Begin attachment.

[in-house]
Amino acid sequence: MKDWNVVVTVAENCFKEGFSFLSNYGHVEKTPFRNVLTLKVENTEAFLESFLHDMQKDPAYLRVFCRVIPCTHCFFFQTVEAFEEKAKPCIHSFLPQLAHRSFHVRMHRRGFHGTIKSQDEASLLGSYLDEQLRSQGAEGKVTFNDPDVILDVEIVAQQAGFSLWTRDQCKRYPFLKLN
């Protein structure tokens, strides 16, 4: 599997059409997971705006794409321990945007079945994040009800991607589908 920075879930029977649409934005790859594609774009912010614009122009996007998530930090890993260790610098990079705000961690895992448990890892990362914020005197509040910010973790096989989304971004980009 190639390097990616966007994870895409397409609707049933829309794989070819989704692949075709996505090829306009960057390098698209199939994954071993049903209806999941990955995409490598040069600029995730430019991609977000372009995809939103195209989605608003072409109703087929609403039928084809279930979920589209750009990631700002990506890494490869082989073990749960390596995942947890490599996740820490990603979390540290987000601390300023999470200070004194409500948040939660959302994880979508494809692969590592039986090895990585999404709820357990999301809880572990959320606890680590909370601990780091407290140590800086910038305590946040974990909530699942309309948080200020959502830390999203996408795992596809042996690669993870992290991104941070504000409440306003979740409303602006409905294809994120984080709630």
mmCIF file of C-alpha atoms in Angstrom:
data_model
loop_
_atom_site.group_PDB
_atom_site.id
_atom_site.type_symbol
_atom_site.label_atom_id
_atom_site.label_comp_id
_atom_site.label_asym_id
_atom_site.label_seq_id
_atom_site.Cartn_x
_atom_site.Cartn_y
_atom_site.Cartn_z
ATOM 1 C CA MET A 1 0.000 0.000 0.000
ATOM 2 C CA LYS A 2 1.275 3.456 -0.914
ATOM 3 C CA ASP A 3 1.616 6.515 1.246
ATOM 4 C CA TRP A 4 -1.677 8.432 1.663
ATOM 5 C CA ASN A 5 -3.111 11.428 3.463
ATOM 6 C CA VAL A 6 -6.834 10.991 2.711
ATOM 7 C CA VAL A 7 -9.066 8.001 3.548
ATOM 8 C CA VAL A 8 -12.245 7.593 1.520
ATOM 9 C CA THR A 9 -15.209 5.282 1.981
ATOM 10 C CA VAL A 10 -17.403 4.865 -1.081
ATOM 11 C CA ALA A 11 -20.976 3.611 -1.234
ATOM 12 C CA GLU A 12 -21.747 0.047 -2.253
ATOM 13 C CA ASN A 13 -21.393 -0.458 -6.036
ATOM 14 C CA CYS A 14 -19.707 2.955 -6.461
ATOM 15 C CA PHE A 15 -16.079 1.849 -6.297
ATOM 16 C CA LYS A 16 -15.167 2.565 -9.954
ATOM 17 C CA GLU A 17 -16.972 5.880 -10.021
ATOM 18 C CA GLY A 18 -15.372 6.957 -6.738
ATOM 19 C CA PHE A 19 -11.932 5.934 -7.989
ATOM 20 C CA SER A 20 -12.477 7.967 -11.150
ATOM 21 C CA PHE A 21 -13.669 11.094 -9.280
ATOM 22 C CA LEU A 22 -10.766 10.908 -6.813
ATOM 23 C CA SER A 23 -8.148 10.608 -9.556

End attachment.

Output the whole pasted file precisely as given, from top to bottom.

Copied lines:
[in-house]
Amino acid sequence: MKDWNVVVTVAENCFKEGFSFLSNYGHVEKTPFRNVLTLKVENTEAFLESFLHDMQKDPAYLRVFCRVIPCTHCFFFQTVEAFEEKAKPCIHSFLPQLAHRSFHVRMHRRGFHGTIKSQDEASLLGSYLDEQLRSQGAEGKVTFNDPDVILDVEIVAQQAGFSLWTRDQCKRYPFLKLN
């Protein structure tokens, strides 16, 4: 599997059409997971705006794409321990945007079945994040009800991607589908 920075879930029977649409934005790859594609774009912010614009122009996007998530930090890993260790610098990079705000961690895992448990890892990362914020005197509040910010973790096989989304971004980009 190639390097990616966007994870895409397409609707049933829309794989070819989704692949075709996505090829306009960057390098698209199939994954071993049903209806999941990955995409490598040069600029995730430019991609977000372009995809939103195209989605608003072409109703087929609403039928084809279930979920589209750009990631700002990506890494490869082989073990749960390596995942947890490599996740820490990603979390540290987000601390300023999470200070004194409500948040939660959302994880979508494809692969590592039986090895990585999404709820357990999301809880572990959320606890680590909370601990780091407290140590800086910038305590946040974990909530699942309309948080200020959502830390999203996408795992596809042996690669993870992290991104941070504000409440306003979740409303602006409905294809994120984080709630």
mmCIF file of C-alpha atoms in Angstrom:
data_model
loop_
_atom_site.group_PDB
_atom_site.id
_atom_site.type_symbol
_atom_site.label_atom_id
_atom_site.label_comp_id
_atom_site.label_asym_id
_atom_site.label_seq_id
_atom_site.Cartn_x
_atom_site.Cartn_y
_atom_site.Cartn_z
ATOM 1 C CA MET A 1 0.000 0.000 0.000
ATOM 2 C CA LYS A 2 1.275 3.456 -0.914
ATOM 3 C CA ASP A 3 1.616 6.515 1.246
ATOM 4 C CA TRP A 4 -1.677 8.432 1.663
ATOM 5 C CA ASN A 5 -3.111 11.428 3.463
ATOM 6 C CA VAL A 6 -6.834 10.991 2.711
ATOM 7 C CA VAL A 7 -9.066 8.001 3.548
ATOM 8 C CA VAL A 8 -12.245 7.593 1.520
ATOM 9 C CA THR A 9 -15.209 5.282 1.981
ATOM 10 C CA VAL A 10 -17.403 4.865 -1.081
ATOM 11 C CA ALA A 11 -20.976 3.611 -1.234
ATOM 12 C CA GLU A 12 -21.747 0.047 -2.253
ATOM 13 C CA ASN A 13 -21.393 -0.458 -6.036
ATOM 14 C CA CYS A 14 -19.707 2.955 -6.461
ATOM 15 C CA PHE A 15 -16.079 1.849 -6.297
ATOM 16 C CA LYS A 16 -15.167 2.565 -9.954
ATOM 17 C CA GLU A 17 -16.972 5.880 -10.021
ATOM 18 C CA GLY A 18 -15.372 6.957 -6.738
ATOM 19 C CA PHE A 19 -11.932 5.934 -7.989
ATOM 20 C CA SER A 20 -12.477 7.967 -11.150
ATOM 21 C CA PHE A 21 -13.669 11.094 -9.280
ATOM 22 C CA LEU A 22 -10.766 10.908 -6.813
ATOM 23 C CA SER A 23 -8.148 10.608 -9.556